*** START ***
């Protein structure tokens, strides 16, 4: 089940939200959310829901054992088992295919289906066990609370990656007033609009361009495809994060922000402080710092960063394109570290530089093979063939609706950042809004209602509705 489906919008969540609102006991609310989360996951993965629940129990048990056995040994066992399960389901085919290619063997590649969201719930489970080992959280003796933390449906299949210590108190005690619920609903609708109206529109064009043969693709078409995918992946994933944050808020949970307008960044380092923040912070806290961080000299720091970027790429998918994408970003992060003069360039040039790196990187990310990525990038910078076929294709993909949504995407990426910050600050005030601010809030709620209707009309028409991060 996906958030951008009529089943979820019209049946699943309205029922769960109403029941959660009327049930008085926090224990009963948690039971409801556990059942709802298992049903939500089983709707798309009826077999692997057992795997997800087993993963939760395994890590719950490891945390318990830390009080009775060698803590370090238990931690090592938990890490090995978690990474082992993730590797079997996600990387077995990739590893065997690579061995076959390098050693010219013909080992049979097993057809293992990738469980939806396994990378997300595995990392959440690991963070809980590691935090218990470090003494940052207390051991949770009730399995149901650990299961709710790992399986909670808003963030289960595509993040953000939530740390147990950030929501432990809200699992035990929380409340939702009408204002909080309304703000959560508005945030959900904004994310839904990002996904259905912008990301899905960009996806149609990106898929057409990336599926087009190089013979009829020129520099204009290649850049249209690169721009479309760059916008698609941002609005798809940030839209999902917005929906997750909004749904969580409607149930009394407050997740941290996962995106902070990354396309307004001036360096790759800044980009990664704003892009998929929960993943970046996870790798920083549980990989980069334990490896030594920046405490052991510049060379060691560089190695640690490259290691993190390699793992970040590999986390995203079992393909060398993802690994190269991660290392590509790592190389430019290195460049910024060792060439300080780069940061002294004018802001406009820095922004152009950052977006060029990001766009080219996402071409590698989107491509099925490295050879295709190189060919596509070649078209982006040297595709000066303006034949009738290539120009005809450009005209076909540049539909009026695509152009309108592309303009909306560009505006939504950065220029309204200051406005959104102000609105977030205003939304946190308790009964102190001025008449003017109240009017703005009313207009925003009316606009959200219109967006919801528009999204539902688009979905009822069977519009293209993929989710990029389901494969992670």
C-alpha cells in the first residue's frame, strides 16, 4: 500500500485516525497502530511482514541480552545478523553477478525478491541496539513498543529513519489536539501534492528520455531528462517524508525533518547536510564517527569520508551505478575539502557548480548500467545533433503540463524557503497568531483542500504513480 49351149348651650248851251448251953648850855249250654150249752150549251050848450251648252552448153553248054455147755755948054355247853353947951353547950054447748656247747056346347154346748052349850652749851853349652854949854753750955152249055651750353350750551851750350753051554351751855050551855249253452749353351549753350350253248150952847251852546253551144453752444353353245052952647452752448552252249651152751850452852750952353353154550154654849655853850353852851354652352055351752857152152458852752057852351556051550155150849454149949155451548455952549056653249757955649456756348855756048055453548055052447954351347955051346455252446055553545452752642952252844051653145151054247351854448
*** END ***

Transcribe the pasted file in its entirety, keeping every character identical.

């Protein structure tokens, strides 16, 4: 089940939200959310829901054992088992295919289906066990609370990656007033609009361009495809994060922000402080710092960063394109570290530089093979063939609706950042809004209602509705 489906919008969540609102006991609310989360996951993965629940129990048990056995040994066992399960389901085919290619063997590649969201719930489970080992959280003796933390449906299949210590108190005690619920609903609708109206529109064009043969693709078409995918992946994933944050808020949970307008960044380092923040912070806290961080000299720091970027790429998918994408970003992060003069360039040039790196990187990310990525990038910078076929294709993909949504995407990426910050600050005030601010809030709620209707009309028409991060 996906958030951008009529089943979820019209049946699943309205029922769960109403029941959660009327049930008085926090224990009963948690039971409801556990059942709802298992049903939500089983709707798309009826077999692997057992795997997800087993993963939760395994890590719950490891945390318990830390009080009775060698803590370090238990931690090592938990890490090995978690990474082992993730590797079997996600990387077995990739590893065997690579061995076959390098050693010219013909080992049979097993057809293992990738469980939806396994990378997300595995990392959440690991963070809980590691935090218990470090003494940052207390051991949770009730399995149901650990299961709710790992399986909670808003963030289960595509993040953000939530740390147990950030929501432990809200699992035990929380409340939702009408204002909080309304703000959560508005945030959900904004994310839904990002996904259905912008990301899905960009996806149609990106898929057409990336599926087009190089013979009829020129520099204009290649850049249209690169721009479309760059916008698609941002609005798809940030839209999902917005929906997750909004749904969580409607149930009394407050997740941290996962995106902070990354396309307004001036360096790759800044980009990664704003892009998929929960993943970046996870790798920083549980990989980069334990490896030594920046405490052991510049060379060691560089190695640690490259290691993190390699793992970040590999986390995203079992393909060398993802690994190269991660290392590509790592190389430019290195460049910024060792060439300080780069940061002294004018802001406009820095922004152009950052977006060029990001766009080219996402071409590698989107491509099925490295050879295709190189060919596509070649078209982006040297595709000066303006034949009738290539120009005809450009005209076909540049539909009026695509152009309108592309303009909306560009505006939504950065220029309204200051406005959104102000609105977030205003939304946190308790009964102190001025008449003017109240009017703005009313207009925003009316606009959200219109967006919801528009999204539902688009979905009822069977519009293209993929989710990029389901494969992670």
C-alpha cells in the first residue's frame, strides 16, 4: 500500500485516525497502530511482514541480552545478523553477478525478491541496539513498543529513519489536539501534492528520455531528462517524508525533518547536510564517527569520508551505478575539502557548480548500467545533433503540463524557503497568531483542500504513480 49351149348651650248851251448251953648850855249250654150249752150549251050848450251648252552448153553248054455147755755948054355247853353947951353547950054447748656247747056346347154346748052349850652749851853349652854949854753750955152249055651750353350750551851750350753051554351751855050551855249253452749353351549753350350253248150952847251852546253551144453752444353353245052952647452752448552252249651152751850452852750952353353154550154654849655853850353852851354652352055351752857152152458852752057852351556051550155150849454149949155451548455952549056653249757955649456756348855756048055453548055052447954351347955051346455252446055553545452752642952252844051653145151054247351854448